Washington June 17. 1814.
Since you first allowed me the honor and gratification of corresponding with you, I have observed, that important events in the political world have trodden so closely upon each other that they interpose themselves between the successive favors I receive from you, and to such a degree as often to bear out of <
the> view the subject of the last by drawing the eye towards some new occurrence, or great battle, or war, or revolution. This has been signally the case with your two last favors of the 30th of May and first of this Month. What events have we not distinctly beheld in France since? Your reflections, sir, I am always anxious to posses as these events move along. More than once have they served to lift me up from a state of depression and half dispair as to our own public affairs; and I have seen them lend their aid towards working the same effect upon others.
Mr Crawford writes word, that he dined with M. Marbois, at a large state dinner, after the provisional government was set up. He sat between Marbois and Count La Forest. Lord Castlereagh was close by. Marbois proposed a toast for the four. It was “universal peace. Castlereagh drank it adding “upon just conditions.” Lord Cathcart came to where they were, took his glass and drank it too, without the commentary.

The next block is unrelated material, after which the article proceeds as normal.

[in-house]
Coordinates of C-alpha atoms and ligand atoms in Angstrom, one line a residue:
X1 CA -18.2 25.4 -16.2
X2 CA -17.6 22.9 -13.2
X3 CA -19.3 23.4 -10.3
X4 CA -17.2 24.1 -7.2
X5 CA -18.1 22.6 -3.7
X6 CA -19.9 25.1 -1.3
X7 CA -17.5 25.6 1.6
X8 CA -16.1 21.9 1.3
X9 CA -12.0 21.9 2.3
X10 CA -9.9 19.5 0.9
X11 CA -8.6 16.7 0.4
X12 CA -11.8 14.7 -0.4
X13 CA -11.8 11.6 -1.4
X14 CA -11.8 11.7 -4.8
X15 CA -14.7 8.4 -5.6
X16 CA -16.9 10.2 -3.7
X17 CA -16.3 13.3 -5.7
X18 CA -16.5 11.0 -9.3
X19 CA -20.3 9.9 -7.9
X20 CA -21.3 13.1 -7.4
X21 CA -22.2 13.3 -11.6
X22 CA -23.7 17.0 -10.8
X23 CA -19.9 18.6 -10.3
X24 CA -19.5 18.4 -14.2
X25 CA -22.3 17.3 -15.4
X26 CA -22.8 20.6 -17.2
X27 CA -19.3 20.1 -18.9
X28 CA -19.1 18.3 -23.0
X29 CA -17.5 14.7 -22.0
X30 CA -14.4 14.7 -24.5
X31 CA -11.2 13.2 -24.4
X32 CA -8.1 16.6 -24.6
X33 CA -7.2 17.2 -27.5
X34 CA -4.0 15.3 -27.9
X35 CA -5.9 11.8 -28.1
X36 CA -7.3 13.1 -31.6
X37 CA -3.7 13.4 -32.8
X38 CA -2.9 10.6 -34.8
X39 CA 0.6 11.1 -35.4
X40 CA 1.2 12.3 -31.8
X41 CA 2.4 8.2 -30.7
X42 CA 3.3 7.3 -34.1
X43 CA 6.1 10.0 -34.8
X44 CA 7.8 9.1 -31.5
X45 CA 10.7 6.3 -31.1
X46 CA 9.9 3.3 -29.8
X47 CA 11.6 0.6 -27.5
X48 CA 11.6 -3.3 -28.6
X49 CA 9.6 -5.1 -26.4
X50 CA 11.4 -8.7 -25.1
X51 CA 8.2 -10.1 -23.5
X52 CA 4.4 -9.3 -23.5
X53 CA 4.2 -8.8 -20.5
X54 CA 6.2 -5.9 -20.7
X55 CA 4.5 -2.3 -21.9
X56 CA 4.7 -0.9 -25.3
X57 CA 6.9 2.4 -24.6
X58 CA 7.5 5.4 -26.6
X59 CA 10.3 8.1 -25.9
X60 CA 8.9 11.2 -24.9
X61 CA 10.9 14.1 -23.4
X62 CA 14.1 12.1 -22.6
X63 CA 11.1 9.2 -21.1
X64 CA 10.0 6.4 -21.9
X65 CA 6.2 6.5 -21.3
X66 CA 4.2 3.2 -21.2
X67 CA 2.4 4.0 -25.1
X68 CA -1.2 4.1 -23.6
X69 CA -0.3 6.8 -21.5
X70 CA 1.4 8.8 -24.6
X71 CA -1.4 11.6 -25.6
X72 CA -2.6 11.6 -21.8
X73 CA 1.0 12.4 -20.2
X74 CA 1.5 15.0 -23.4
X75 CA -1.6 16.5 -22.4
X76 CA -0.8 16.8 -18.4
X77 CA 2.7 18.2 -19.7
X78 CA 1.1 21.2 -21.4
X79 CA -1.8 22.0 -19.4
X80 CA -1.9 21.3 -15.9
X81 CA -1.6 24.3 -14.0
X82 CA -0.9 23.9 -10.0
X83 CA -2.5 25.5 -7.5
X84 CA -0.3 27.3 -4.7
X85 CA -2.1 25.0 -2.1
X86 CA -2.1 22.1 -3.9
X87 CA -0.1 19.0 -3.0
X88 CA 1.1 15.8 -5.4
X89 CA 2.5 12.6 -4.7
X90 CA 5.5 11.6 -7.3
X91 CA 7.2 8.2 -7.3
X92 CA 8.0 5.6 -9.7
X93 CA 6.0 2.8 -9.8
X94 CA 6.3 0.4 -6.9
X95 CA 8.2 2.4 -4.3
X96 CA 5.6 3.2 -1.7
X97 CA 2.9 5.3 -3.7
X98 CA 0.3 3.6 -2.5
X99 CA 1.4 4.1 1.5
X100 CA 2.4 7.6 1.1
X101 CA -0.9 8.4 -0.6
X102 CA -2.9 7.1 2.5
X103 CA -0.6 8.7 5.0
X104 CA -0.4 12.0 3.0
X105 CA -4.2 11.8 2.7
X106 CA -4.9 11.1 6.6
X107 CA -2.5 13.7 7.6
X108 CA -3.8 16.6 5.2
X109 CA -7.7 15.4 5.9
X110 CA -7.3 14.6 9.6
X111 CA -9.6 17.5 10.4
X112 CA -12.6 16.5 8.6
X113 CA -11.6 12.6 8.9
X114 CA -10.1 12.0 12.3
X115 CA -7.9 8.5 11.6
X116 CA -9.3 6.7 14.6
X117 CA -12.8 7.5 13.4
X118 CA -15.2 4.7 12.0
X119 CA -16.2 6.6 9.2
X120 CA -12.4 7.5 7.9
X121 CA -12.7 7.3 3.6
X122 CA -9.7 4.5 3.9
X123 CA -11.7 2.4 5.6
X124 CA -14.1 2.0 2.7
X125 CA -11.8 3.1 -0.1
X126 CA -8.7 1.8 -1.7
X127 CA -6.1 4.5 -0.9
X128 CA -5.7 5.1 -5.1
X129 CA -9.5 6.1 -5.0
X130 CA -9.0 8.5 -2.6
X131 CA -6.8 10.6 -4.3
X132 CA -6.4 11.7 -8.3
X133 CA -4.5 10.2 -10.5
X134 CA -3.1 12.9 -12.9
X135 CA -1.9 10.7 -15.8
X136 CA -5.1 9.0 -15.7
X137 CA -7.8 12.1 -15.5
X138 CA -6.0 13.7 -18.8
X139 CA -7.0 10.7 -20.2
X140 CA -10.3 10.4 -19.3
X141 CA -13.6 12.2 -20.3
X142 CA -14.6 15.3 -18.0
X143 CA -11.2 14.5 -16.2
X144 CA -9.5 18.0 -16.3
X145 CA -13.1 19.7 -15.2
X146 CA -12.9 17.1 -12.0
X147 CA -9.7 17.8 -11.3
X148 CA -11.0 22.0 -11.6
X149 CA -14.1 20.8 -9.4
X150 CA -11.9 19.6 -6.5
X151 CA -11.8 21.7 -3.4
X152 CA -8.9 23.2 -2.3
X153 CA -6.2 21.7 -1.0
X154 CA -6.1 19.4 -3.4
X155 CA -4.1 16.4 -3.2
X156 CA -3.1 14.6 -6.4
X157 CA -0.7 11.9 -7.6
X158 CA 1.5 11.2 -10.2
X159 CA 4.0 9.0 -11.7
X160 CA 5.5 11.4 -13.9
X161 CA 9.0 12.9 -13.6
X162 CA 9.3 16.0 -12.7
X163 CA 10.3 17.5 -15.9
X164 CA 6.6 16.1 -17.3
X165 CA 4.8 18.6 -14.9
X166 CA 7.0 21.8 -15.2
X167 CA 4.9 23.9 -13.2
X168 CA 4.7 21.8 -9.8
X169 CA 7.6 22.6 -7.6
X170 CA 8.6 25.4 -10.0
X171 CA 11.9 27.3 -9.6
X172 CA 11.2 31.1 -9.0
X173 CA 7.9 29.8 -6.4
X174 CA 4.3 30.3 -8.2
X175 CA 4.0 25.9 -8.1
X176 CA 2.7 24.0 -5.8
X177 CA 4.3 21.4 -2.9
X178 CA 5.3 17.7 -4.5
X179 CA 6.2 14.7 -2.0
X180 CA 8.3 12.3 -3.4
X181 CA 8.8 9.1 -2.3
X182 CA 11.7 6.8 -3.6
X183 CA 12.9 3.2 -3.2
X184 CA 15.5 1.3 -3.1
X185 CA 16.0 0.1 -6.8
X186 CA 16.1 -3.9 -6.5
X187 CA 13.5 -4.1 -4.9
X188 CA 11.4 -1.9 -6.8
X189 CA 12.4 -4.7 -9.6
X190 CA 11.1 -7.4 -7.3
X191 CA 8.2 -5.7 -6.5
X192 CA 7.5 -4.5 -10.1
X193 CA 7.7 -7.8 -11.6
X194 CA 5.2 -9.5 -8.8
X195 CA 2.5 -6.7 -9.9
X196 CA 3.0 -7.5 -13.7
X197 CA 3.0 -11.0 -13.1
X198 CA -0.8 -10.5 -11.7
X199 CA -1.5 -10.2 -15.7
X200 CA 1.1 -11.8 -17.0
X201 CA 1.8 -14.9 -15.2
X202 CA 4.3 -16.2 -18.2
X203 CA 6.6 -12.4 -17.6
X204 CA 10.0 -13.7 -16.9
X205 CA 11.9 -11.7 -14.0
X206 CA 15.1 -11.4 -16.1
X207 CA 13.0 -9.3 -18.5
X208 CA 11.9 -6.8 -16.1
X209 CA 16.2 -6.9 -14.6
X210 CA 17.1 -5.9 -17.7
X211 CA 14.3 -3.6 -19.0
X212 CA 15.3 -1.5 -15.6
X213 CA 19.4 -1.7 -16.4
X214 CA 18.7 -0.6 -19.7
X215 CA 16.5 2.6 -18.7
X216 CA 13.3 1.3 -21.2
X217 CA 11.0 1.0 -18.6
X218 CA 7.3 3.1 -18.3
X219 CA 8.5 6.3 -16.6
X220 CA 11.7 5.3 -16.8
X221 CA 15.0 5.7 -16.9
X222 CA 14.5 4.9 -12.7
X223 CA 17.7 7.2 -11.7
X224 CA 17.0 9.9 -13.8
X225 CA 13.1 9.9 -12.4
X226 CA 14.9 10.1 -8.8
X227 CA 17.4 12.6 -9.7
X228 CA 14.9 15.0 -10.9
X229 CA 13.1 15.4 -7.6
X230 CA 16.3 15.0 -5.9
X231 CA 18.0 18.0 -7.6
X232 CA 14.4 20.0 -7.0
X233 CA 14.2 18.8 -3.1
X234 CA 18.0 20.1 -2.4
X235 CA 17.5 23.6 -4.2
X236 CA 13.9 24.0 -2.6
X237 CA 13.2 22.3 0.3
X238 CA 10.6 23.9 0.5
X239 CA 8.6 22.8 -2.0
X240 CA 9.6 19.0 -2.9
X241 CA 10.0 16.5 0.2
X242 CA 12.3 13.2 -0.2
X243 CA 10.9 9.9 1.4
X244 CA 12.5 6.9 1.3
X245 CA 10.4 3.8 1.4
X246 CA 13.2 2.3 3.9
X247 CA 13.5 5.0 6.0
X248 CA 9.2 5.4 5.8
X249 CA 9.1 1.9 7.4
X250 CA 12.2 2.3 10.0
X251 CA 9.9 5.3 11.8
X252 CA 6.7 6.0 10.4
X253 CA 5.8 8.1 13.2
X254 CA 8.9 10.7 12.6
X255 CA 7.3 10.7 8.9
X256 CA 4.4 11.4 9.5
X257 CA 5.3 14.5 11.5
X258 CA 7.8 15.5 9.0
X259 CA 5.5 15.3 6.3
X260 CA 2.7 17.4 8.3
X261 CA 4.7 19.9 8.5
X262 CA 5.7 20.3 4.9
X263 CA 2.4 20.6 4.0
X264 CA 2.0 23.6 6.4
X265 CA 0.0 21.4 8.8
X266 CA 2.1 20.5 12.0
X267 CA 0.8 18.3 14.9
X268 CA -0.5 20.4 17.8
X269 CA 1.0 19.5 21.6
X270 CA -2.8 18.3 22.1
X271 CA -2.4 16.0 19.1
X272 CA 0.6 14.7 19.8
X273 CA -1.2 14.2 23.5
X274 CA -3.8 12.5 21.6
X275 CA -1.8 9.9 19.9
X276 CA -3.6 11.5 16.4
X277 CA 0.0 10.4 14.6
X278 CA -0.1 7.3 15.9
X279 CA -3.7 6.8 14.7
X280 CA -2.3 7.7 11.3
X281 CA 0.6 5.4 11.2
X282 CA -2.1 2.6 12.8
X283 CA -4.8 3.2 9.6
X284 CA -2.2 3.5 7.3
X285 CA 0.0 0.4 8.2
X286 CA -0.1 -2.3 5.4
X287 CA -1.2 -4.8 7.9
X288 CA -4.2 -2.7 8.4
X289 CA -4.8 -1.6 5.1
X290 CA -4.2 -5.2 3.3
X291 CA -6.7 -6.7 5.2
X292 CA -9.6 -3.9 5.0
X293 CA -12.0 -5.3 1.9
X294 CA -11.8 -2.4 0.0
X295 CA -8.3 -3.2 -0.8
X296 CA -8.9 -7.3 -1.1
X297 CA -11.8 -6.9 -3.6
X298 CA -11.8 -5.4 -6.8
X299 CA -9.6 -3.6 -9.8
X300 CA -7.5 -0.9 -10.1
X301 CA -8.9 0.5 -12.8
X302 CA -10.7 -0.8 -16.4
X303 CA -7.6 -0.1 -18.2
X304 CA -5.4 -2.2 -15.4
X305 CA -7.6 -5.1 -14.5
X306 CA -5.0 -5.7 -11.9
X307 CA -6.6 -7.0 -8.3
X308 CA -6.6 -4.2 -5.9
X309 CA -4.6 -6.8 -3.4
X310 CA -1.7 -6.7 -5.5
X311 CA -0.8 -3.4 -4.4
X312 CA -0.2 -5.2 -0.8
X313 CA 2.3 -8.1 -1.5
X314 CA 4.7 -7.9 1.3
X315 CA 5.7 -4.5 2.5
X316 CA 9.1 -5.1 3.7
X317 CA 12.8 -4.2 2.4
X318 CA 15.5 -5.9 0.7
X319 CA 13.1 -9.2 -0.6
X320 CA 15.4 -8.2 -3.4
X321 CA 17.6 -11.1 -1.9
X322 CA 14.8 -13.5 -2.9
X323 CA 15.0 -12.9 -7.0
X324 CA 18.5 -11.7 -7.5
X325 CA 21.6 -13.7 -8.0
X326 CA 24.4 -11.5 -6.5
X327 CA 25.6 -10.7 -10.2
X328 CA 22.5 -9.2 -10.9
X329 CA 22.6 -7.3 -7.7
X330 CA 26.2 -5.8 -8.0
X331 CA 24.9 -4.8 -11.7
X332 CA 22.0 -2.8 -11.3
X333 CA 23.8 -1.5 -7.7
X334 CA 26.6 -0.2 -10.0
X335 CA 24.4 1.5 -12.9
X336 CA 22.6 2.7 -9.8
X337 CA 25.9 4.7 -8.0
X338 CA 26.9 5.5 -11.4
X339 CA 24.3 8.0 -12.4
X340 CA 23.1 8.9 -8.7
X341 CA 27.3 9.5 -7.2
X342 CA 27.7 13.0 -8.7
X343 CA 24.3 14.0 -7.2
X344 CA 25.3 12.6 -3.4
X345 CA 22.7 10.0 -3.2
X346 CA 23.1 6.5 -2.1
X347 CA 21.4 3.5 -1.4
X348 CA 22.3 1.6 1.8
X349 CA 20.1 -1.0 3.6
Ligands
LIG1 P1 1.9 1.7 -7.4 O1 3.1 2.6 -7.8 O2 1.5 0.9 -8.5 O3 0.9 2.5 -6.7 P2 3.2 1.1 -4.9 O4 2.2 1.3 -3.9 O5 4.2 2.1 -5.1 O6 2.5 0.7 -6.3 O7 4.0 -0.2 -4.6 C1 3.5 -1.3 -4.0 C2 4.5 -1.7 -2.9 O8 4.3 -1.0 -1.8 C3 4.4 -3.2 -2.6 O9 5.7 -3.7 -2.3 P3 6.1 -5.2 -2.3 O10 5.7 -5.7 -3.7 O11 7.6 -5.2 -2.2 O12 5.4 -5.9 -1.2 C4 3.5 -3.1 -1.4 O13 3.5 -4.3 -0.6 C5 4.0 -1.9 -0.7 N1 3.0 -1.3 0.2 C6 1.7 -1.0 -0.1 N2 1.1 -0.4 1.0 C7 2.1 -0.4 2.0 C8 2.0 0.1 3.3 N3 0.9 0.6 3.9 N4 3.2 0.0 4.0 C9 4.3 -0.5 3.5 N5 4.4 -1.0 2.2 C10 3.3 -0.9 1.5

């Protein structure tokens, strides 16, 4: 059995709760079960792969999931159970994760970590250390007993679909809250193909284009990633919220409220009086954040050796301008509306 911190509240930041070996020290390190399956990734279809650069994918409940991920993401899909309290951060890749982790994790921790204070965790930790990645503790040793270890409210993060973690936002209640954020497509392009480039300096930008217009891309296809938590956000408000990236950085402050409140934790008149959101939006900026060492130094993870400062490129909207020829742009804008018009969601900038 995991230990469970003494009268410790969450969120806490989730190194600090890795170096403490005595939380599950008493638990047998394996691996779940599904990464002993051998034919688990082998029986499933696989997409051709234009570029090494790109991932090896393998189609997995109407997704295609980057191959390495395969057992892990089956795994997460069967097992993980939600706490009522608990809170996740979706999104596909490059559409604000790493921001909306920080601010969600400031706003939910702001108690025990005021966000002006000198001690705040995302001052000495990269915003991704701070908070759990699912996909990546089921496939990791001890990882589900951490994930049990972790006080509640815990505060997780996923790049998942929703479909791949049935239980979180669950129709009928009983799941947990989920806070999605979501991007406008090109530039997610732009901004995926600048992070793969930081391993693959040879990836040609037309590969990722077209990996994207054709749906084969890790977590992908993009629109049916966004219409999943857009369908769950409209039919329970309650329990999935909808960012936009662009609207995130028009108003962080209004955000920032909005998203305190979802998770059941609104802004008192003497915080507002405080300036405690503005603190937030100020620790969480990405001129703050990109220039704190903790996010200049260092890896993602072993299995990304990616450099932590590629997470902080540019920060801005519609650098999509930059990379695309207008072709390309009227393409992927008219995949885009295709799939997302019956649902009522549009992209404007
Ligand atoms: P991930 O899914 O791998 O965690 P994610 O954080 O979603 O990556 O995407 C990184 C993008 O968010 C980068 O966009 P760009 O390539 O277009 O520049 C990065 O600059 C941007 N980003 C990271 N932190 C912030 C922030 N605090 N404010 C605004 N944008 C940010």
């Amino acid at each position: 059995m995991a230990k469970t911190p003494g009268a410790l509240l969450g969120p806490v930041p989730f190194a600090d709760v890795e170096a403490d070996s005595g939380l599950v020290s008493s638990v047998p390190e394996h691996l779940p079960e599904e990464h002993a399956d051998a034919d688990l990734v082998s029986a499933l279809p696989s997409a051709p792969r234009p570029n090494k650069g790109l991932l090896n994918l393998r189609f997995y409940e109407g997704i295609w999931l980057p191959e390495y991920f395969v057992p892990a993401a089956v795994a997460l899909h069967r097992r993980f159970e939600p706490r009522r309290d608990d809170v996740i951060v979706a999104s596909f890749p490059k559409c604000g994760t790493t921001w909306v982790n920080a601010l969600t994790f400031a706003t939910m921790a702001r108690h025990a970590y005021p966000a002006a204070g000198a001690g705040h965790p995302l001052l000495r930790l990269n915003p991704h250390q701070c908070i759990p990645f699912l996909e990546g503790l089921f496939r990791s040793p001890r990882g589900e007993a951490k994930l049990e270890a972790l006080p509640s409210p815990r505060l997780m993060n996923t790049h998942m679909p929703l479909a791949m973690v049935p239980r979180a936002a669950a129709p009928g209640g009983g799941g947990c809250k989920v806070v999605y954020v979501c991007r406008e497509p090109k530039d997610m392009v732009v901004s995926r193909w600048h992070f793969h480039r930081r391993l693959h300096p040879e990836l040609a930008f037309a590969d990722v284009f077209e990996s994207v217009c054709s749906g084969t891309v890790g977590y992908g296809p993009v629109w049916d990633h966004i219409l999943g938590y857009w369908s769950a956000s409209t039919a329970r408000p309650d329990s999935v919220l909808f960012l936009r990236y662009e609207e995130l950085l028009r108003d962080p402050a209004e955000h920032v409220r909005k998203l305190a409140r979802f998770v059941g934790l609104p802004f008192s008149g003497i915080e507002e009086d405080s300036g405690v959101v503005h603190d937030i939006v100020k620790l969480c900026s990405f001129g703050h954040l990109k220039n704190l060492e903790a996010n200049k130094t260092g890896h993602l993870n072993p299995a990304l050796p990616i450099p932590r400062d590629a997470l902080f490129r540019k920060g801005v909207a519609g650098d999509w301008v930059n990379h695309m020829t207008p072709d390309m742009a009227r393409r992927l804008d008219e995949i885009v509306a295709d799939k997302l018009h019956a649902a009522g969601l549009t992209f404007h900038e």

He also writes, that it was the talk of the day that the emperor Alexander was to be king of Poland, as well as emperor of Russia, and that Austria was not to have Belgium. But how the great arrangements of power for Europe were to be adjusted he was at a loss farther to speak of even as report:
He begs the secretary of state will send him six copies of Mr Jefferson’s manual, and as many copies of the rules of our house of representatives; for that the french, although they have now had what they have been calling deliberative assemblies for 20 years, are utterly ignorant of the first principles of parliamentary routine and order! A curious fact for the historian.
The antient nobles, he says, openly speak of Alexander and the King of Prussia as jacobins, and are looking to the emperor of Austria as their friend.
His despatches, so far as concerns us, are, as the newspapers state, friendly. So of those communicated by the French minister. They have an aspect at restoring the antient friendship that existed between the two countries. But Louis the 18th had not been installed. Is it not to be feared that he comes too fresh from England, and all the good things with which his eyes and his ears and his stomach have there been regaled, for us to hope for much courting from him—at least until the impressions of the company he has lately been keeping wear down? I fear so.
When I have the pleasure of again hearing from you, I shall be, as ever, your instructed / correspondent,—
MHi: Adams Papers.